That the protein α-synuclein is pathogenic in sPD is shown by the fact that duplication or triplication of the wild-type α-synuclein gene also causes a familial form of PD, in which increased levels of even the normal protein are sufficient to trigger disease accompanied by Lewy body formation [87, 88]. Postmitotic cells may produce somatic Lewy bodies as an adaptive measure . If so, however, this presumably is not because the nerve cells with such inclusions fail to recognize them as abnormal (and, thus, destined for elimination) but because the physiological cellular systems responsible for clearing soluble defective proteins and fibrillar aggregates probably become dysfunctional during sPD [90–95]. Multiple Lewy bodies that nearly fill a single cell soma are unlikely, in the long term, to be ‘protective’. Moreover, depletion of cytoplasmic tyrosine hydroxylase or of choline acetyltransferase and their sequestration within Lewy bodies  make these enzymes unavailable for the neuromodulation of essential brain functions [97, 98]. Too little is currently known about the stages at which neurotransmitter deficits develop or when they manifest themselves clinically . Postural instability and gait problems in sPD, for example, appear to be related to cholinergic and glutaminergic rather than dopaminergic nerve cell and neurotransmitter loss [100, 101].
The presence of α-synuclein aggregates in the somatodendritic compartment represents an abnormal localization of a protein that physiologically occurs in presynaptic terminals [102, 103] following its production in the neuronal soma [81, 104]. Lewy neurites in the axoplasm may interfere with cellular homeostasis [105, 106] and, although it is unknown to what extent animal models of Lewy-like neurodegeneration accurately reflect mechanisms of the sPD disease process within the human nervous system [107–113], it has been shown that synthetic α-synuclein fibrils as well as Lewy pathology extracts derived from human brains contribute to punctate changes in wild-type mice and in rhesus monkeys without the genetic overexpression of α-synuclein [114, 115].
That Lewy pathology (particularly Lewy neurites) are closely associated with neurodegeneration in sPD is evident in that nonnigral regions with susceptible nerve cell types are subject to premature neuronal loss [20, 71]: These include the dorsal motor nucleus of the vagal nerve, with its preganglionic neurons that supply dense parasympathetic innervation of the distal esophagus and stomach , the locus coeruleus [6, 20, 117–121], the pedunculopontine nucleus [118, 121, 122], and Meynert’s nucleus in the basal forebrain [6, 123]. Attenuated sPD staging protocols are practical and perhaps unavoidable for routine diagnostic use on thin tissue sections (6–10 μm) but they can make it possible to underestimate Lewy pathology severity and the degree of nerve cell loss within distinct regions (e.g., the interstitial nucleus of the diagonal band) at different stages .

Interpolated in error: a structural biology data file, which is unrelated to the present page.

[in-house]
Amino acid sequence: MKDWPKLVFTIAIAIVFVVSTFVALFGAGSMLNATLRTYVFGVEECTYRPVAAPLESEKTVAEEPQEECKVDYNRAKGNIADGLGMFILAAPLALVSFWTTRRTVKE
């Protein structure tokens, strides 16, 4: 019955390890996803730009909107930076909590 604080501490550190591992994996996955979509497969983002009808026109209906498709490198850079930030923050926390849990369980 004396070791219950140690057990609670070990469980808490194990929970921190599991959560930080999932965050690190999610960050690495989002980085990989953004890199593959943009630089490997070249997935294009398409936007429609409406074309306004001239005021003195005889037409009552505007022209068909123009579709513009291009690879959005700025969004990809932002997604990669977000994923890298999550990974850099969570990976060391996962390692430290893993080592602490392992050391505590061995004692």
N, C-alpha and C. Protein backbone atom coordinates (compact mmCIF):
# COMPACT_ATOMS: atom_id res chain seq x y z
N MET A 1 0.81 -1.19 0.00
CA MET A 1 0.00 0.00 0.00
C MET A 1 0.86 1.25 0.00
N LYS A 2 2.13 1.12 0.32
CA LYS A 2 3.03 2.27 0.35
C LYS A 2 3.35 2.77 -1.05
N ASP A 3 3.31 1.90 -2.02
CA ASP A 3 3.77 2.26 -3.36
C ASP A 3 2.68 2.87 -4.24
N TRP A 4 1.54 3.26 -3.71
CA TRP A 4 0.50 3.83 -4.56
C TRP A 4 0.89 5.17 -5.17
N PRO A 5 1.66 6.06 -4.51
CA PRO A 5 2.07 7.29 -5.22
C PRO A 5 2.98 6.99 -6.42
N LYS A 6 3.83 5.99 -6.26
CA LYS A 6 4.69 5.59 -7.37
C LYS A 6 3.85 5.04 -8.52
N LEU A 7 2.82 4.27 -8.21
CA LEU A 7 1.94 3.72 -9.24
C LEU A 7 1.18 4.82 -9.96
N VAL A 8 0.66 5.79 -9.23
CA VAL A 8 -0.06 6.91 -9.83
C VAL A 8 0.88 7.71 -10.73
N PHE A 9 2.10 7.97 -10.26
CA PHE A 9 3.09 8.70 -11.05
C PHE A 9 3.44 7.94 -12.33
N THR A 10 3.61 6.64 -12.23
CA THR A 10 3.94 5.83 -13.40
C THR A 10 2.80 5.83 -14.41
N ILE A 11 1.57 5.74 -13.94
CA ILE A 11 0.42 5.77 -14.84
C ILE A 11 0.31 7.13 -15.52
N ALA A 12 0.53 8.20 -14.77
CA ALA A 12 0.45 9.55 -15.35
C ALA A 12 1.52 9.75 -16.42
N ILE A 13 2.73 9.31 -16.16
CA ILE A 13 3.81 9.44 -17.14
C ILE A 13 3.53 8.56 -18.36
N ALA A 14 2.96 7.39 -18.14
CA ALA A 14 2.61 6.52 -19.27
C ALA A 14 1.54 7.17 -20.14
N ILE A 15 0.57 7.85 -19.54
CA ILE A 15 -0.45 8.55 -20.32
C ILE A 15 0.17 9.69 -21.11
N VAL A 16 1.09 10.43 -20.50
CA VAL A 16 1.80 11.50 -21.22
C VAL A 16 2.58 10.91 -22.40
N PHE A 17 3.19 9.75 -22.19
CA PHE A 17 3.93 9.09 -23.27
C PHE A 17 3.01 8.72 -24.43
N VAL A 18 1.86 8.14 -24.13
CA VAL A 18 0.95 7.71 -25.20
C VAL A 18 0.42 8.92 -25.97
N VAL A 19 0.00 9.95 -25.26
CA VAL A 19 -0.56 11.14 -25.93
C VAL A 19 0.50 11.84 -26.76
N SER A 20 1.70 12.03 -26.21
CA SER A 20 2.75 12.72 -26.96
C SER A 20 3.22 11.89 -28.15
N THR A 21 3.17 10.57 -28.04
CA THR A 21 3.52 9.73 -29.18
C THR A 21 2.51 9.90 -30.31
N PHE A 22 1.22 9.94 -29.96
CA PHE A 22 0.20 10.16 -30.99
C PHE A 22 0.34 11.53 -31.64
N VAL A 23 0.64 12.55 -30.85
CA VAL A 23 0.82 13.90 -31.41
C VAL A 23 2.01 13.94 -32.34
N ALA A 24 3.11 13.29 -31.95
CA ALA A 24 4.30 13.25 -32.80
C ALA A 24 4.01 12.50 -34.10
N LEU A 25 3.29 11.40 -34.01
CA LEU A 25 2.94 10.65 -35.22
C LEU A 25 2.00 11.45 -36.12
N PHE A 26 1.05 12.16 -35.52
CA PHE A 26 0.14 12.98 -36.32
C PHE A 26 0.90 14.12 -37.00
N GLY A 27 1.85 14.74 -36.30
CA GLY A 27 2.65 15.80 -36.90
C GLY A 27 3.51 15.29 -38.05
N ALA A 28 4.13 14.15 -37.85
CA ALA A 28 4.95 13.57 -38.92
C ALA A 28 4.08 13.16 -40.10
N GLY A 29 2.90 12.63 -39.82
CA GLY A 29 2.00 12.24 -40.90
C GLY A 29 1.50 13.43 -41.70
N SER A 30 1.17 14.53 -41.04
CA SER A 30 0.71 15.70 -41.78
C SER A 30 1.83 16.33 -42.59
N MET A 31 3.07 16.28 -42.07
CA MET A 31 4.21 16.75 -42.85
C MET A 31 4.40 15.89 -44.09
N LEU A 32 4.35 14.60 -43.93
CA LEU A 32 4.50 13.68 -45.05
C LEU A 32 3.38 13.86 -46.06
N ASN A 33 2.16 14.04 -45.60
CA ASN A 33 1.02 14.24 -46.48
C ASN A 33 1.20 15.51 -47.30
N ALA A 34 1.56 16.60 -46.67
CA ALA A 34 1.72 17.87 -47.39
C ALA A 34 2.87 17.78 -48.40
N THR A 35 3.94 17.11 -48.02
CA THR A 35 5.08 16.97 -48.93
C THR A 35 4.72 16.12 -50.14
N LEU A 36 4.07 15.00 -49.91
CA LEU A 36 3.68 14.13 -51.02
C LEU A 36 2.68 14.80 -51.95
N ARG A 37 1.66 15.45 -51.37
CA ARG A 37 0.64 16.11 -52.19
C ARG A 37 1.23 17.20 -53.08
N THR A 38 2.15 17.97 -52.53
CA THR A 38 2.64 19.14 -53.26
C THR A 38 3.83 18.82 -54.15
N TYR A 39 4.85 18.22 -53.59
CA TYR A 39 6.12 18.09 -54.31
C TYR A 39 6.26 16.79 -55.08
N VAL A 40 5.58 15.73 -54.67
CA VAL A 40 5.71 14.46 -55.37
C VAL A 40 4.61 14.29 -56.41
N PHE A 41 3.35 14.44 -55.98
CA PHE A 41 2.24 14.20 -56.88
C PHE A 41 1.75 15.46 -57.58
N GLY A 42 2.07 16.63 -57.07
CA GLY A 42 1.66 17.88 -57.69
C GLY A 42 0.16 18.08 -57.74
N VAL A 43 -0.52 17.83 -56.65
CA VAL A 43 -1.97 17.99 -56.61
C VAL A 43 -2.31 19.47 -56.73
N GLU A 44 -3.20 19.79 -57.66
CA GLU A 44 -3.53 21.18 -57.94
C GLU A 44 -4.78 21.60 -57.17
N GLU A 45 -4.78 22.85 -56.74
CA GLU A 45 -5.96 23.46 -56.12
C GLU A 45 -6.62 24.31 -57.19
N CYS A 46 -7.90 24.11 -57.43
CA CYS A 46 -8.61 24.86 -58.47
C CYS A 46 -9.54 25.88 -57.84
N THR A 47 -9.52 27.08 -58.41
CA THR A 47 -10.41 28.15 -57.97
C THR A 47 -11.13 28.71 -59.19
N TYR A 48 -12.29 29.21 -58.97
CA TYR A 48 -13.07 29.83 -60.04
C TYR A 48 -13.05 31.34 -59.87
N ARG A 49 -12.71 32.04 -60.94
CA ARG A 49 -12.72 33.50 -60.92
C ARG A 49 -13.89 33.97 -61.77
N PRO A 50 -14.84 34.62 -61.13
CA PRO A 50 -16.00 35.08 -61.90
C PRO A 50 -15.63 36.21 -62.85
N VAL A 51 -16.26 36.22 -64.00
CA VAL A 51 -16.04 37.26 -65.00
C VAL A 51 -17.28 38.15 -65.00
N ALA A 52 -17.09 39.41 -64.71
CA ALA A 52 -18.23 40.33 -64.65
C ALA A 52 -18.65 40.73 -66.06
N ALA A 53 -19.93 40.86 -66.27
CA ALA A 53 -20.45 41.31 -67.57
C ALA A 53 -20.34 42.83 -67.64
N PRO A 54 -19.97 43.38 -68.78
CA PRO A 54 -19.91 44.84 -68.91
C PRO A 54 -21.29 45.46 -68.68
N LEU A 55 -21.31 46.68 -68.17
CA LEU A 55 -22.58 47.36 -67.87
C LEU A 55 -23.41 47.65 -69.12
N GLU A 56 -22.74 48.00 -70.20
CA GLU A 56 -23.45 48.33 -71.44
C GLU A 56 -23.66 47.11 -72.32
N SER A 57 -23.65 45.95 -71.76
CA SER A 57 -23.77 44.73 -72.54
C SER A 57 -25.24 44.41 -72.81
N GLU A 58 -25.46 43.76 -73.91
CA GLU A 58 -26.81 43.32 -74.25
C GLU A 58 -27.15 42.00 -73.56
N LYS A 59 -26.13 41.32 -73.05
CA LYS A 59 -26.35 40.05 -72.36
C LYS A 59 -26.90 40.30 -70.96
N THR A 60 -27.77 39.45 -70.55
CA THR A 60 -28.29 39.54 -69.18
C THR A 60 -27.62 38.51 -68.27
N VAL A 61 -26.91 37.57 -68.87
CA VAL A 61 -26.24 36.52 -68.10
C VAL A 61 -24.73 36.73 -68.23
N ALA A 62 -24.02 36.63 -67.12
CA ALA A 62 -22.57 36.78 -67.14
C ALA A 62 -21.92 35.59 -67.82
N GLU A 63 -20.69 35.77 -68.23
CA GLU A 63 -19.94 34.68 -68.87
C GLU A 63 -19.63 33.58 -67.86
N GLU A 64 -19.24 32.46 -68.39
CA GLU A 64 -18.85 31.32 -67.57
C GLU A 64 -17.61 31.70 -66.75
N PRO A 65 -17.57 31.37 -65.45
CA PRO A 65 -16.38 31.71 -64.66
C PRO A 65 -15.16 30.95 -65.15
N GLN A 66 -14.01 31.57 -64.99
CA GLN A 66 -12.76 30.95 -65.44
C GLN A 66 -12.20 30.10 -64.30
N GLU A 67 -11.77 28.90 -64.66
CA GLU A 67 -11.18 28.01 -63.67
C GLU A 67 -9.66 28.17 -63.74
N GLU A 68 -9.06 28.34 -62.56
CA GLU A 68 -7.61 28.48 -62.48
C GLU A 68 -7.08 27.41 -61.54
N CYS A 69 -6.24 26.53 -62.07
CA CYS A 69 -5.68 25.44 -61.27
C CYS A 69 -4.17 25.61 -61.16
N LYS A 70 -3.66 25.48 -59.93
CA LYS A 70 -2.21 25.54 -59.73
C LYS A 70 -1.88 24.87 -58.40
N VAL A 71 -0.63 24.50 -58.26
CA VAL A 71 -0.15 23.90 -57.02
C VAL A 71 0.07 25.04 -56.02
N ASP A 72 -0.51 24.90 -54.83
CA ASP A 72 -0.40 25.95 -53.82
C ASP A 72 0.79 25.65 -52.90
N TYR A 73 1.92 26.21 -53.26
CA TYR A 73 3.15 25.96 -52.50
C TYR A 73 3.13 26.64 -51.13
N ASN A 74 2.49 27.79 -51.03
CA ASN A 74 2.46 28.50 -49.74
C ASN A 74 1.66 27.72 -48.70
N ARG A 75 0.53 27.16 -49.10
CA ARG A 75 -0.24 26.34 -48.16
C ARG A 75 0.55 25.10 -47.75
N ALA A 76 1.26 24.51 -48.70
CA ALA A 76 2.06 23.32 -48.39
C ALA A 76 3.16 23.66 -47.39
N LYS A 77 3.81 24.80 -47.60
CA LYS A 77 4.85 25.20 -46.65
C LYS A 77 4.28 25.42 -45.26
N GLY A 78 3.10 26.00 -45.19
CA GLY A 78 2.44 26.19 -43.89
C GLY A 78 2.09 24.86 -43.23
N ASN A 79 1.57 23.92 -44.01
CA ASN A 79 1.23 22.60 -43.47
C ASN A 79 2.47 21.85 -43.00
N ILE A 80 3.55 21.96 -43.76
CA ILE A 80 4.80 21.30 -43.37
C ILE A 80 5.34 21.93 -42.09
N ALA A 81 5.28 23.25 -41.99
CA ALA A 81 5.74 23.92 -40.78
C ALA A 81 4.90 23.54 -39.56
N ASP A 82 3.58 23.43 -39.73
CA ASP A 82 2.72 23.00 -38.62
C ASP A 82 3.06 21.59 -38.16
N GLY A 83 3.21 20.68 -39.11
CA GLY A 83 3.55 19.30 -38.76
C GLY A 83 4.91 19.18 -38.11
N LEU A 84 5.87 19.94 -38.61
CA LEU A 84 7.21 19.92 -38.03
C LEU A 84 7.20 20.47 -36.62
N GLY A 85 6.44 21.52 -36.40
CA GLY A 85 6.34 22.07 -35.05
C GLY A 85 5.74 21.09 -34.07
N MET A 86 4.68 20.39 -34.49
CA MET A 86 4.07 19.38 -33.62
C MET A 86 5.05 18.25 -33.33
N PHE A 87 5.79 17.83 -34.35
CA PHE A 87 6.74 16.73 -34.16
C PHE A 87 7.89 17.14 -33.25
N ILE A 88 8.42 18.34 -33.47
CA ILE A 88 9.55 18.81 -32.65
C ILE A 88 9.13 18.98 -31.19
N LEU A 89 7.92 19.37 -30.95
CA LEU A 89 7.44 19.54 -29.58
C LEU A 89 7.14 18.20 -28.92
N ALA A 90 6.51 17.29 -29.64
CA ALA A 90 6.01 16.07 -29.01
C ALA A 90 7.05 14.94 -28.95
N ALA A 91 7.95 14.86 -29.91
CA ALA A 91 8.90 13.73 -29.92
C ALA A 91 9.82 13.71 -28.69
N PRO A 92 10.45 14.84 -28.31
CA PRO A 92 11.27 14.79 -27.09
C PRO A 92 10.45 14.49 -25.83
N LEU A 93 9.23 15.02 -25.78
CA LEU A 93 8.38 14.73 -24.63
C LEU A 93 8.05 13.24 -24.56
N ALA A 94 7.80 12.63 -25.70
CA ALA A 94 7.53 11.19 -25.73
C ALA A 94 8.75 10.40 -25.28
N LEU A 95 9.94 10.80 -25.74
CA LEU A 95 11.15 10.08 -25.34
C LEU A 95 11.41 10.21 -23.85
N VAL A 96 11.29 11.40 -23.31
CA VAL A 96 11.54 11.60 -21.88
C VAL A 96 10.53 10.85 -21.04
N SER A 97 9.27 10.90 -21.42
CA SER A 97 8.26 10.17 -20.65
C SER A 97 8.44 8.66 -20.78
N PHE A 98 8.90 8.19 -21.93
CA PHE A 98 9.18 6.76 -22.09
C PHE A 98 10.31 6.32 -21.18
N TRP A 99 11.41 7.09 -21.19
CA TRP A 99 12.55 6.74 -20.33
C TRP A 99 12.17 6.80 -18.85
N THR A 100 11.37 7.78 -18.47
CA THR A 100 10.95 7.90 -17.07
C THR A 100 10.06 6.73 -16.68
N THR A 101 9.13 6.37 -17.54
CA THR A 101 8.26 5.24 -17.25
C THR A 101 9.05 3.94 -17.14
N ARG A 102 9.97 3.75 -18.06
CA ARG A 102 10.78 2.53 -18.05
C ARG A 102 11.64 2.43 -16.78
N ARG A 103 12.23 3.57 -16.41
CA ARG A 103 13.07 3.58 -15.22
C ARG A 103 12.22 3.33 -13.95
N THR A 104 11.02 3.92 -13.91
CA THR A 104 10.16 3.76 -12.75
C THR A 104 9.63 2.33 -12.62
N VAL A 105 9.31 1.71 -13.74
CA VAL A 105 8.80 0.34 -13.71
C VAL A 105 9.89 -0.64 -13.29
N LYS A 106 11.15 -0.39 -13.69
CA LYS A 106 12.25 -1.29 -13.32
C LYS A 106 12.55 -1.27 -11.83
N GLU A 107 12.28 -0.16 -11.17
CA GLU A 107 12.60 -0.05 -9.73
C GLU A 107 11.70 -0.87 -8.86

We ascribed the same weight to axonopathy and nerve cell dysfunction (presumably attributable, but not limited, to the presence of Lewy pathology) as to neuronal death [20, 46] because the development of pathology together with neurotransmitter loss [96, 121, 124–132], axonal, and somatodendritic dysfunction in multiple neuronal populations could prove to be more stressful for involved neurons over time than premature cell death within a select neuronal population [46, 71, 133]. Viewed from this perspective, the thick network of Lewy neurites that gradually forms during sPD in the CA2/CA3 sectors of the Ammon’s horn [20, 71, 134] and the severe Lewy pathology seen in the lower and upper raphe systems, magnocellular nuclei of the basal forebrain, the hypothalamic tuberomamillary nucleus, and the intralaminar nuclei of the thalamus are not negligible lesions . Staging based on the presence and distribution of Lewy pathology rather than on nerve cell loss also makes sense for another reason: Effective longterm neuron-to-neuron spreading of α-synuclein [135–137] presupposes the existence of sufficient numbers of at least minimally intact nerve cells and intact circuitries [138, 139].
One of the most controversial aspects of the staging classification is the concept of a caudorostral trajectory of pathology in the brain [20, 38, 70] – although, upon somewhat closer inspection, our concept and that of McKeith et al.  can be seen to rest on the same basic assumption as Kosaka’s tripartite model : namely, that Lewy pathology progresses systematically and topographically in a generally caudal to rostral trajectory . An important difference between our staging model and that proposed for DLB, however, is that we included the presence of cortical Lewy neurites and not only cortical Lewy bodies . Although the staging concept cannot answer the important question whether dopaminergic and susceptible nonnigral neurons are all subject to the same pathogenic mechanisms in sPD [38, 140–142], we believe that the study of regional vulnerabilites is meaningful only within the context of neuronal networks (connectivities) and not in isolation. Were it to become possible one day to ‘rescue’ somehow dopaminergic neurons, the neuronal dysfunction and nerve cell loss within other involved susceptible long-axoned nonnigral projection cells would remain, presumably, unabated [71, 143].